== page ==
OTTENBERG: That is an amazing way to support people fleeing from Ukraine, and also an amazing way to connect with people.

ZINKO: Of course. I think the best way is to share, actually, and for that, Instagram works. It has connected so many people. But I think it’s so good when people can come and work, because the main thing that happens when you go to a new country is that you need money. You need work. When you’re focused and settled, you’re less stressed.

OTTENBERG: I’m so interested in this, because I have a very pessimistic view of the future of America. When Trump left office, it became easier to carry on with your life and not think about the end of the world even though the dark side is growing and democracy is more and more fucked. Here in the U.S., that’s just the way it is now. So, it was really inspiring to be in Europe and see people really speaking up and talking about Ukraine and democracy in big ways. It was profoundly moving. So, the fact that you’re doing all this is just amazing. Do you have any advice on news sources to follow?  

ZINKO: I’m looking at everything now. There are some people doing, like, hubs for workers. In a few countries where Ukrainians have fled, there are places that advertise open positions so that people can move there. 

OTTENBERG: That’s great.

MURPHY: It’s this message of hope—we want people to understand there is hope. There are solutions, and we are going to do every single fucking thing we can to make sure that people understand, “Please, this is the way to make a change.”

ZINKO: I speak to a lot of Ukrainians these days, and the ones who are abroad are looking for work for now, but they want to go back. They all dream about returning home to Ukraine.

OTTENBERG: I mean, Venya packed for a four-day trip, you know what I mean? It’s crazy that people were just traveling casually, to go to fashion week. He was like, “How much stuff do you bring with you to fashion week?” I’m like, “Well, I kind of bring a lot, because I never know what I’m going to end up feeling. He’s like, “Fuck.”

ZINKO: I know, I talked to him.

OTTENBERG: The Ukrainian language is very similar to Russian, right? 

ZINKO: No, Ukrainians speak Russian and Ukrainian. There are some Ukrainians who only speak Ukrainian, some Ukrainians who only speak Russian. I am mixed. I speak Ukrainian and Russian.

OTTENBERG: So, you grew up speaking both?

ZINKO: I’m from Odessa, and historically, Odessa people speak Russian. But they will never want to be part of Russia. This is the important difference.

OTTENBERG: You were born in the Soviet Union, right? That’s something I want to talk about for a second. Please remind me when you became Ukraine, and became free of the Soviet Union. 

ZINKO: 1991.

OTTENBERG: Has war been a presence throughout your life?

ZINKO: I was young, you know? Maybe I didn’t understand it so much. Maybe my parents felt it more. Now, you can do more private things there, like start a company. In the Soviet Union, you were not allowed to have a private company. Like, everybody was doing it, but it was illegal.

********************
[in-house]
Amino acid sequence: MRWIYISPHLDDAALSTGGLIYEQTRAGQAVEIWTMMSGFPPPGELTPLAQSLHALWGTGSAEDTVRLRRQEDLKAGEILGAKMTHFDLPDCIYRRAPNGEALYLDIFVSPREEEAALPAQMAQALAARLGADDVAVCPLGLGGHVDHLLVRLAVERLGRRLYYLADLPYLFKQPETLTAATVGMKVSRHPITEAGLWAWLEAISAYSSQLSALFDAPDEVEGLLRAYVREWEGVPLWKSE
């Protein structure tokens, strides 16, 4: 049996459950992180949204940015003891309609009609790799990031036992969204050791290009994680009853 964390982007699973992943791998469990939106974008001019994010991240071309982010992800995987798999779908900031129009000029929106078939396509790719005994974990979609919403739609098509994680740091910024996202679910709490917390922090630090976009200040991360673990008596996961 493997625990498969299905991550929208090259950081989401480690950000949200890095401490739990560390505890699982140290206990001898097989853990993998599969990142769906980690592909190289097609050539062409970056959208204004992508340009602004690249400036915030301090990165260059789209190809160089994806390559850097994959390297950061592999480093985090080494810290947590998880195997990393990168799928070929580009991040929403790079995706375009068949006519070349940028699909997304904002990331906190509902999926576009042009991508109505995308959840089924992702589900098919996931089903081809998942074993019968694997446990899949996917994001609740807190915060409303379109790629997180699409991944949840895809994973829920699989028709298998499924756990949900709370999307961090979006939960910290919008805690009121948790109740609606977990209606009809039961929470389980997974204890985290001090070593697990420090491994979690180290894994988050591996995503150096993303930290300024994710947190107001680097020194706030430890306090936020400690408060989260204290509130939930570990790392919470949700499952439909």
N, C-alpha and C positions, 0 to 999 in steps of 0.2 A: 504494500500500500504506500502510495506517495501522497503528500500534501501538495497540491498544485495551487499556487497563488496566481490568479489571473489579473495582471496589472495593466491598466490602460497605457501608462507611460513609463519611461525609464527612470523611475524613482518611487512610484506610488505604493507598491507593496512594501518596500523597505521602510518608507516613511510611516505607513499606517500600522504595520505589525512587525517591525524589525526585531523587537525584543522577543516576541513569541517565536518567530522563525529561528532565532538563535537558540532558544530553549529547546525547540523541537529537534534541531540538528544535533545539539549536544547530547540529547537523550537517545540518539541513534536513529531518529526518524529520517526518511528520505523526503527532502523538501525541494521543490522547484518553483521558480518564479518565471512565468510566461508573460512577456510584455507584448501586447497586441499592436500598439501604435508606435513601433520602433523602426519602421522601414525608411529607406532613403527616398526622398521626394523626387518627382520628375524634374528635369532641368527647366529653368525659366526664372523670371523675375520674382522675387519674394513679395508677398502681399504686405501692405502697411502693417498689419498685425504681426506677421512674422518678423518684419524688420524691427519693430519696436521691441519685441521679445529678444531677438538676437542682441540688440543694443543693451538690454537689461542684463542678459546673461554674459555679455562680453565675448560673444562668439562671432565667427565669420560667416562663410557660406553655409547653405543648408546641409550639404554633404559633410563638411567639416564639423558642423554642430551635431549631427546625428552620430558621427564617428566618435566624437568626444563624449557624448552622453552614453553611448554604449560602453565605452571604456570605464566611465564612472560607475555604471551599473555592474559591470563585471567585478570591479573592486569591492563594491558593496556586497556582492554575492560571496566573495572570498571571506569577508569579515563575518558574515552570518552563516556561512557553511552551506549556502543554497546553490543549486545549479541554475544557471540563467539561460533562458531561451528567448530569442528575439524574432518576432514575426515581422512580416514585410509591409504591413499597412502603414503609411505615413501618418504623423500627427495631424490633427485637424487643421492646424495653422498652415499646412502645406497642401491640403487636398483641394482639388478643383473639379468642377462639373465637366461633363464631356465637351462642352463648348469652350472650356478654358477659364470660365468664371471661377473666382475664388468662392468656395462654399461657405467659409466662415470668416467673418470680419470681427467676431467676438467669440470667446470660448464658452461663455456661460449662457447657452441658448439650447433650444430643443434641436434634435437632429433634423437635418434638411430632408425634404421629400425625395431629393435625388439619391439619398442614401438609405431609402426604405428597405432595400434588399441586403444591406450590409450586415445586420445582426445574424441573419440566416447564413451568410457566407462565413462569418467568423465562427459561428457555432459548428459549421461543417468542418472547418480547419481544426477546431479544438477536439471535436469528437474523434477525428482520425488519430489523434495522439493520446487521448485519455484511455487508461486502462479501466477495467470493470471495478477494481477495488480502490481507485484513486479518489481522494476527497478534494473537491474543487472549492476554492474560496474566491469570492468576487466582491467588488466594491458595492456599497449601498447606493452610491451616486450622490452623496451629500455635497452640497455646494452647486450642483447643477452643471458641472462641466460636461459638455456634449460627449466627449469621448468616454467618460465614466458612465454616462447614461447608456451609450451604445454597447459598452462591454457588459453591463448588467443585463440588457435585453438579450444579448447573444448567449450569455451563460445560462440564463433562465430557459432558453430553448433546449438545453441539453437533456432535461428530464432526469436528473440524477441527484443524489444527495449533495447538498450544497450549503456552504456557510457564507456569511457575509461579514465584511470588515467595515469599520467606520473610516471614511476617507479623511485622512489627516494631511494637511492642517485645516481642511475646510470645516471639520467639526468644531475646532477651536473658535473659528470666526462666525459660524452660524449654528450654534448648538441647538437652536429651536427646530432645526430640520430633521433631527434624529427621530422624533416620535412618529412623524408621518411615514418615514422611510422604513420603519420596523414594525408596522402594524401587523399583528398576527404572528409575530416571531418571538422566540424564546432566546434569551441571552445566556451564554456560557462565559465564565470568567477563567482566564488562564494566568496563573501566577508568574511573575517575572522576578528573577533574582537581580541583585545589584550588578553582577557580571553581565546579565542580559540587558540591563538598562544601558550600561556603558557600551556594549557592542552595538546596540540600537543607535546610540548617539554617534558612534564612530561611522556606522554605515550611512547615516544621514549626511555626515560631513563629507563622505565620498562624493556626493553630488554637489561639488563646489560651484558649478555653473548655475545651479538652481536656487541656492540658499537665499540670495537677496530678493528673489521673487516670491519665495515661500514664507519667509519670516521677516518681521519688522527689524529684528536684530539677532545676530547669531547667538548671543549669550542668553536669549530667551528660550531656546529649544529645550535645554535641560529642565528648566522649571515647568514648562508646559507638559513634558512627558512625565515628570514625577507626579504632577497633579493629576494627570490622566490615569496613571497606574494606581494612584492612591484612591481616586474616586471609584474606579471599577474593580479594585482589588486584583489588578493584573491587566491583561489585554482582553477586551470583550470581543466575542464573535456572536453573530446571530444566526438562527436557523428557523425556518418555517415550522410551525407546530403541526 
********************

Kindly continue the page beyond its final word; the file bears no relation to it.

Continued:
OTTENBERG: This isn’t a new conflict in this region, right? It’s escalated in a terrible way, but in a lot of ways, there has been a heavy tension between Russia and Ukraine for like 20 years, right?

ZINKO: Yeah, at the least.

OTTENBERG: Your hope is inspiring. Just jumping into this and becoming a Red Cross representative is so fucking cool. It’s just really inspiring to care. John, where are you from?

MURPHY: I’m a New Yorker.

OTTENBERG: Sick. I like it.

ZINKO: John went to a demonstration with a Ukrainian flag on his head. 

OTTENBERG: I love it.

ZINKO: He’s a supporter of Ukrainian people. All my friends, we’re all in this. We call our other friends, we try to help families, try to use all the connections we have. My father said he may go to Poland next week and take a car across the border with our new donations. It’s nice that people unite in these situations. That is the main thing in all this.

MURPHY: And the other most important thing: there are over 3 million Ukrainian refugees that are now trying to leave or have left Ukraine. They need our support. They need our help. They need our hope.

OTTENBERG: Anything else that our audience should know? 

ZINKO: One big thing is that the U.K. said that they would sponsor visas. The whole country was pushing the government to do this because people want to work, they don’t want just visas to live here. The Polish government has been doing that for millions of people already. My parents were standing on the border for two days. Then you arrive, and the Polish people are so welcoming. 

OTTENBERG: Let’s talk about their experience. So, shit goes down at 5:30 in the morning. Then what happens?

ZINKO: My father said, “Oh, it’s no problem. Probably nothing will happen.” He was so optimistic. They have dogs, and they wanted to do an operation on one of the dogs before leaving the country. The day that they finished the operation, my mom called me in the evening and said, “Natasha, maybe we should go.” I was like, “Really, you should.” I called them a few hours later, and my mother said, “We’re on our way. We’re fine.” When they got to the border, there were four kilometers’ worth of cars waiting to cross. They stayed in the car, slept in the car. It took at least a full day. For so many people, it was a nightmare, but people were helpful to each other, and there was no panic.

OTTENBERG: Did they abandon the car and walk?

ZINKO: They stayed in the car, but some of their friends decided to leave their cars and walk, because it was faster.

OTTENBERG: And where are your parents now?

ZINKO: They crossed the border and went to Romania. It was about three, four days in total. Quite long. It’s usually a three hour trip by plane.

OTTENBERG: Well, thank you for telling me that story. I hope your parents are okay, and good luck to your grandma and cousin and your friends. And, thanks for the hope. I’m so glad that you guys took the time to talk to me. I’m really happy to help and I really admire what you’re doing.

ZINKO: Of course. Thank you.